Antonio bids ‚Äúfarewell to Bassanio‚ÄĚ and he copies her assertiveness as he states

‚ÄúCommend me to your honorable wife, Tell her the process of Antonio‚Äôs end, Say how I lov‚Äôd you, speak me fair death‚ÄĚ (Shapiro 105). However, Portia‚Äôs strong sense of self overpowers Antonio‚Äôs. Portia uses her versatile gender identity to become a strong heroine as she saves both Antonio‚Äôs life and her husband from his legal predicament. Therefore, Portia‚Äôs character is complex since she is self-sufficient, while Antonio is preoccupied with copying Portia‚Äôs masculine identity rather than becoming an original character.

Orlando from As You Like It is also another character with a weak masculine identity that is comparative to Antonio. Rosalind becomes Orlando’s other half while she is in male disguise. She satirizes his psyche. Rosalind plays his masculine rational self that he has lost touch with since he is controlled by his feminine irrational self, and she tells him how he should be like as a masculine man. Contrary to common views, Antonio and Orlando are not multifaceted characters since they do not have a stong sense of self.

Though some of Shakespeare’s traditional critics contend that his works should be interpreted from a male perspective as satires on women, a feminist analysis of Shakespeare’s cross-dressed female heroines disproves Shakespeare’s critics with more patriarchal views. According to Phyllis Rackin in Shakespeare and Women, Viola cross-dresses as a male page in Twelfth Night and transcends patriarchal society to have intellectual authority, as does Portia. Dusinberre asserts that Orsino talks to the disguised Viola as if she were a rational being.

In Act II scene IV, Orsino tells Viola as she plays a boy page, “For, boy, however we do praise ourselves, our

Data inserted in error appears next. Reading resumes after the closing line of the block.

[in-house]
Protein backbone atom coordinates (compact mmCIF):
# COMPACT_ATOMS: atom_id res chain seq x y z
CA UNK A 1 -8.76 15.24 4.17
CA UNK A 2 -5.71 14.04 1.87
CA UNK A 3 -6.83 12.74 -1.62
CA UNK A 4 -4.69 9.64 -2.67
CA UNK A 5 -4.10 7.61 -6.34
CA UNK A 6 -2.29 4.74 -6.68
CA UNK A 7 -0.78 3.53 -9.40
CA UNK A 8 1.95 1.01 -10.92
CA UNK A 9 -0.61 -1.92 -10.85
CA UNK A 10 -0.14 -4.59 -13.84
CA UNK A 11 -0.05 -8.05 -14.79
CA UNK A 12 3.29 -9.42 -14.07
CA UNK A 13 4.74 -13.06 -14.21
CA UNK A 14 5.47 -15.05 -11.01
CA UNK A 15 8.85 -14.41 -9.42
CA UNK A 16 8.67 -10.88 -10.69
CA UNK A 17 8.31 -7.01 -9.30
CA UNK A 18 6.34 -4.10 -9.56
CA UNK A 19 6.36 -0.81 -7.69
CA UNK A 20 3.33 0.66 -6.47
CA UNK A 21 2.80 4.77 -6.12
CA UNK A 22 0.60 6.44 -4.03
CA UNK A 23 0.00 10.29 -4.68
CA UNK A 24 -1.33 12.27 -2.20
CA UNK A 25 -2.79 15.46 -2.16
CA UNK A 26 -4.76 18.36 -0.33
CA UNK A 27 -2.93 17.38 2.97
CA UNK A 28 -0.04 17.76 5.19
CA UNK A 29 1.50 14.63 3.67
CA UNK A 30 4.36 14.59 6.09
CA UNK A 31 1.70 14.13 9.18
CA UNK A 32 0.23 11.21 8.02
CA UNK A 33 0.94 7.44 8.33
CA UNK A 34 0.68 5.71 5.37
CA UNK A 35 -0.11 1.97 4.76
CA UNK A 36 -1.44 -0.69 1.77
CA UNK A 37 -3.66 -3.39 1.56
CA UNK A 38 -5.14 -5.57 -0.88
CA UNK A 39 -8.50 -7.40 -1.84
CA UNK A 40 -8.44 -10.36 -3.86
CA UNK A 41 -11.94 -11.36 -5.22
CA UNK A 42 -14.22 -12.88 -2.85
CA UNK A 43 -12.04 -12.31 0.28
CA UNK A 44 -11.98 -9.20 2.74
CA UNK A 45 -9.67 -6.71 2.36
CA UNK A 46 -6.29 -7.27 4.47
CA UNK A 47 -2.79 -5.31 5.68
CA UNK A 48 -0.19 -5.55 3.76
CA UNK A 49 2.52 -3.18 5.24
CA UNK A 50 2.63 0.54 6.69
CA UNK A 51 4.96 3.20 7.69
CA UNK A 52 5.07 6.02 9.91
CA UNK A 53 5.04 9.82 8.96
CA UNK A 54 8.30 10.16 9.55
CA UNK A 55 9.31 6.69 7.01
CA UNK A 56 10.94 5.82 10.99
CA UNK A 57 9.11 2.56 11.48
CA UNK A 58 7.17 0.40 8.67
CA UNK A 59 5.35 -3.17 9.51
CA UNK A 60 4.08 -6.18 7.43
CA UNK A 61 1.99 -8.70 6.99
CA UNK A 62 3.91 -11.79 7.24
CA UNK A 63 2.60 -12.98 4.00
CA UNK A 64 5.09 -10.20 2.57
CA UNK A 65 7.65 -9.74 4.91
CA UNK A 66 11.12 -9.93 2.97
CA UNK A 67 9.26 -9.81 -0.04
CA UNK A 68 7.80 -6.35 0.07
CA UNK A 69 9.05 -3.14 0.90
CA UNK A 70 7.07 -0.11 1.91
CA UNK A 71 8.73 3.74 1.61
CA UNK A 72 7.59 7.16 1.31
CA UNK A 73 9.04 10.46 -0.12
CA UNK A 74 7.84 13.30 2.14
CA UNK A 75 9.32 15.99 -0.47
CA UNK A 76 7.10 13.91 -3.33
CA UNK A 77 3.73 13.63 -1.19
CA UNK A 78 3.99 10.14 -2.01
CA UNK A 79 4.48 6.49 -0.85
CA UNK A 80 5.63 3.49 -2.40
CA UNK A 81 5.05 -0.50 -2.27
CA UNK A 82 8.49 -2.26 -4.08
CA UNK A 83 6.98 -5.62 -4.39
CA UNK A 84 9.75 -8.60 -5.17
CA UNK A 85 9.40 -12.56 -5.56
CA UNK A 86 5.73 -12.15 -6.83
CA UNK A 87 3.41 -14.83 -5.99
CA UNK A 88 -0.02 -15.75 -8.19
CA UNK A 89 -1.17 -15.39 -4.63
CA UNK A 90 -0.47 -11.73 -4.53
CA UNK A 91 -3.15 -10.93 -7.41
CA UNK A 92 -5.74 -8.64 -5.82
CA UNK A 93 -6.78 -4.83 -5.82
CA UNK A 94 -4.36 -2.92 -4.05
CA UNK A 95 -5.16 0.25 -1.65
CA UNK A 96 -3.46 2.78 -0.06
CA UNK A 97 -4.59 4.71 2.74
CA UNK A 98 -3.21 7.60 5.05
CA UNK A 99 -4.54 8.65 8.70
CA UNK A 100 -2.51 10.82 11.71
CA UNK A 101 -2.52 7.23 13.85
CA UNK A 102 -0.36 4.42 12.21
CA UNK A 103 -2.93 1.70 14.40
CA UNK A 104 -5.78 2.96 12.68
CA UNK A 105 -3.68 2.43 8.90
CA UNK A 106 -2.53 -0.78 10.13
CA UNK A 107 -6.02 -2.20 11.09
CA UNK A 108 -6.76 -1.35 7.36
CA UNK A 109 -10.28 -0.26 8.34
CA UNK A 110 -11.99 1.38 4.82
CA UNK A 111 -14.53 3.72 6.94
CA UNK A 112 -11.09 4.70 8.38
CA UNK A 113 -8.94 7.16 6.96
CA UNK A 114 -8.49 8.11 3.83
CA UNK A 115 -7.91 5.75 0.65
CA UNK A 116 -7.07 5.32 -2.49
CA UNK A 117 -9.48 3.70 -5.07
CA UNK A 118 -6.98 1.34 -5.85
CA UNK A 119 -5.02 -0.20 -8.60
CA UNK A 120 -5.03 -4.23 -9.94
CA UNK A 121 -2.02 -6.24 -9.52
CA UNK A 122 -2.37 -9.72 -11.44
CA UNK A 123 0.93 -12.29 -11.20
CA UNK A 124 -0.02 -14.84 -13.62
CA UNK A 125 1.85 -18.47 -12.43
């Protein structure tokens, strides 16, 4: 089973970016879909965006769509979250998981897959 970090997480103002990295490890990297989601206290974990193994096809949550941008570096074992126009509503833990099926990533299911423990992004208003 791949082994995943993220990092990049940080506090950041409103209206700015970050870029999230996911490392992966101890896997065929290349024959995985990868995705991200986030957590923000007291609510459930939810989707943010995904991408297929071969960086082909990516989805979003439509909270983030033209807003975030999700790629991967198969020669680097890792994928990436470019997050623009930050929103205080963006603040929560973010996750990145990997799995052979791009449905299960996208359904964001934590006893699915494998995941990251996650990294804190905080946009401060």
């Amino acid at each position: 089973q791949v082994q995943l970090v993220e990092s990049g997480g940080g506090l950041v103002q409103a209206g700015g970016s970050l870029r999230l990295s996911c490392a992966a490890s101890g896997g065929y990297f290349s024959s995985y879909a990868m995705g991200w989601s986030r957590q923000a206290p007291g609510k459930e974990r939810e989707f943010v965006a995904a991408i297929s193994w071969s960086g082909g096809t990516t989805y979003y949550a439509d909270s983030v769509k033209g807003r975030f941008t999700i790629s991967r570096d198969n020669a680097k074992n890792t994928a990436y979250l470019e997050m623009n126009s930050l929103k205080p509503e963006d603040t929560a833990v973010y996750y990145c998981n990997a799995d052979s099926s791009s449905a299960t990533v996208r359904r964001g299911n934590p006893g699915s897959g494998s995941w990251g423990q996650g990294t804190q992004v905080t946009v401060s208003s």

fancies are more giddy and unfirm, more longing, wavering, sooner lost and worn, than women are. ‚ÄĚ Viola uses her wit and intellect to befriend Olivia and she antagonizes Orsino to be jealous of the spectacle. Also, according to Anna Jameson in Shakespeare‚Äôs Heroines, Rosalind has a feminine nature equally combined with a masculine ‚Äúwit and intellect‚ÄĚ which ‚Äúgives her superiority as a woman.‚ÄĚ

Dusinberre asserts that as the cross-dressed heroines transition from the feminine to the masculine realm they maintain rather than destroy their sense of self, since the highly intelligent characters Rosalind, Portia, and Viola portray distinct concepts of masculinity and femininity that are united in their individual selves. However, Shakespeare’s male characters Antonio, Orlando, and Hamlet are weak characters since they live in a world where men resent femininity and they do not accept both gender roles within themselves as do Shakespeare’s cross-dressed female characters.

As a result, they do not efficiently perform their masculine self concept as individual male characters. Thus, these plays are more effectively interpreted from a feminist perspective. Shakespeare’s plays oppose the patriarchal view that one gender is superior to another gender, but the use of feminine boy actors also contradicts the traditional ideal of masculinity. Rackin describes the debate regarding boy actors who played cross-dressed women characters.

She maintains that boy actors were used to play women to accentuate their femininity. Stephen Greenblatt ‚Äúused Thomas Laquer‚Äôs theory that all the actors on stage were male to theorize a masculine fantasy of a world without women. ‚ÄĚ However, Dusinberre correlates the boy actors used in Shakespeare‚Äôs plays with his androgyny as a playwright because these

actors present ‚Äúsimilarities between the sexes, the way in which boyishness itself formed an element of femininity.‚ÄĚ